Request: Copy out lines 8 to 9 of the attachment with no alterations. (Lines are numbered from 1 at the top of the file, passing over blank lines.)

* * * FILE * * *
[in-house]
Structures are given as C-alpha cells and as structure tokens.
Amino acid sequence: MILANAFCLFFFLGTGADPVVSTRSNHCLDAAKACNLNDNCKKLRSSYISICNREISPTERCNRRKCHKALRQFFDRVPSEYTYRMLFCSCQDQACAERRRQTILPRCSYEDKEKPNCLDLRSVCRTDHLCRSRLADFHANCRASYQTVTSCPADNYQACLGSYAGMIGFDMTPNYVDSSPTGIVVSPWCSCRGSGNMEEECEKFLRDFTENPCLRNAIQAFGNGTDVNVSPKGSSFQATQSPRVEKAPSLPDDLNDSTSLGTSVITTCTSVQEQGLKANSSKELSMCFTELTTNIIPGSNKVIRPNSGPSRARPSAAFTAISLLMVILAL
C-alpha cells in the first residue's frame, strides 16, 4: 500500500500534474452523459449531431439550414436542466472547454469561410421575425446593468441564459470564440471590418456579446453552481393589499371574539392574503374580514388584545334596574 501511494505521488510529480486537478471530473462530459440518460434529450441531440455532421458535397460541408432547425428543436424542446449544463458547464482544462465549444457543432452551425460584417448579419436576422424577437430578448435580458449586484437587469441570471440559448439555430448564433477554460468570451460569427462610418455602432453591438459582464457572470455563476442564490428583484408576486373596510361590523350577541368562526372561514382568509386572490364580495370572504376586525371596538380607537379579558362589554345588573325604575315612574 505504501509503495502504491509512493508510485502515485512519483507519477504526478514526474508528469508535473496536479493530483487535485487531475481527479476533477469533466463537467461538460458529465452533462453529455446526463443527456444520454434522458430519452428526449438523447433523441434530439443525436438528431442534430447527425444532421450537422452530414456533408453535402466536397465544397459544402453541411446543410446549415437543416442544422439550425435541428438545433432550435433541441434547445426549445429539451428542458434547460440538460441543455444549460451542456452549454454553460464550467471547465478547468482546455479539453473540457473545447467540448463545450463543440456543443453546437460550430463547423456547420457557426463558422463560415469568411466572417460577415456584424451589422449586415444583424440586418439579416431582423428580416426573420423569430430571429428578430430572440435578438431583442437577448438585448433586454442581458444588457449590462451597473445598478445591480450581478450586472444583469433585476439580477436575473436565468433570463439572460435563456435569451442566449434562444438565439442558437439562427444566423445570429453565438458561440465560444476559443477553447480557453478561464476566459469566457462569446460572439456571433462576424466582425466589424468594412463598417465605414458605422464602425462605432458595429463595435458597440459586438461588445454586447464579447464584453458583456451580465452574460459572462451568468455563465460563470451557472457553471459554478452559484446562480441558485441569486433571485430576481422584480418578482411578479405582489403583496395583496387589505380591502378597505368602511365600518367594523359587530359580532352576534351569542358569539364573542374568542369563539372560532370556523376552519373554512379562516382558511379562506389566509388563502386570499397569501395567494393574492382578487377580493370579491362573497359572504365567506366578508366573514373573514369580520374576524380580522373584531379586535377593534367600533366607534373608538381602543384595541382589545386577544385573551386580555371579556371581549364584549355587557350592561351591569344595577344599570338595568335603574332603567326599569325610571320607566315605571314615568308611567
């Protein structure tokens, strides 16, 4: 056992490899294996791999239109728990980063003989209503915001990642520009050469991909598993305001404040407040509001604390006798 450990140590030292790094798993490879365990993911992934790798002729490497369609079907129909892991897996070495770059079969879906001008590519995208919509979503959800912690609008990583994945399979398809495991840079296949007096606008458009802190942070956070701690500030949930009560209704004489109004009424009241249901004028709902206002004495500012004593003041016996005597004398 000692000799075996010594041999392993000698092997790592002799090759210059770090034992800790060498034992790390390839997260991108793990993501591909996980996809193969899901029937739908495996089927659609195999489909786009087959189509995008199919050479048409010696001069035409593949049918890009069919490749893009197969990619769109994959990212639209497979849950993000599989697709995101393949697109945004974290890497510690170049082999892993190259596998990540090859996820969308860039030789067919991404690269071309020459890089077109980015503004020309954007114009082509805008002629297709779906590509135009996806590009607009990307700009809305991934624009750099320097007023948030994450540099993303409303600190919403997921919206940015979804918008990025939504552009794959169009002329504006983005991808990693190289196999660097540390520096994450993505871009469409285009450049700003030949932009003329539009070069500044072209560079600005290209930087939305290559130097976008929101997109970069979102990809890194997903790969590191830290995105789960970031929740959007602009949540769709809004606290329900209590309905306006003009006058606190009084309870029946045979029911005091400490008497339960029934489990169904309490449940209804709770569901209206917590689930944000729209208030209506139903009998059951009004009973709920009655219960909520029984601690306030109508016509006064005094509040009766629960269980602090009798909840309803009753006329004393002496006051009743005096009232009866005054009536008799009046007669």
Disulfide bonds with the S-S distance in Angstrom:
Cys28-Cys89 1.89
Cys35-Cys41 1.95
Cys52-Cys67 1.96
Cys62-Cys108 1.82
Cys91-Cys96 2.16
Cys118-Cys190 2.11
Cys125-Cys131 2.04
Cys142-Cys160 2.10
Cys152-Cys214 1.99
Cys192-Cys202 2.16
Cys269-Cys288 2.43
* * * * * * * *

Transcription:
Cys35-Cys41 1.95
Cys52-Cys67 1.96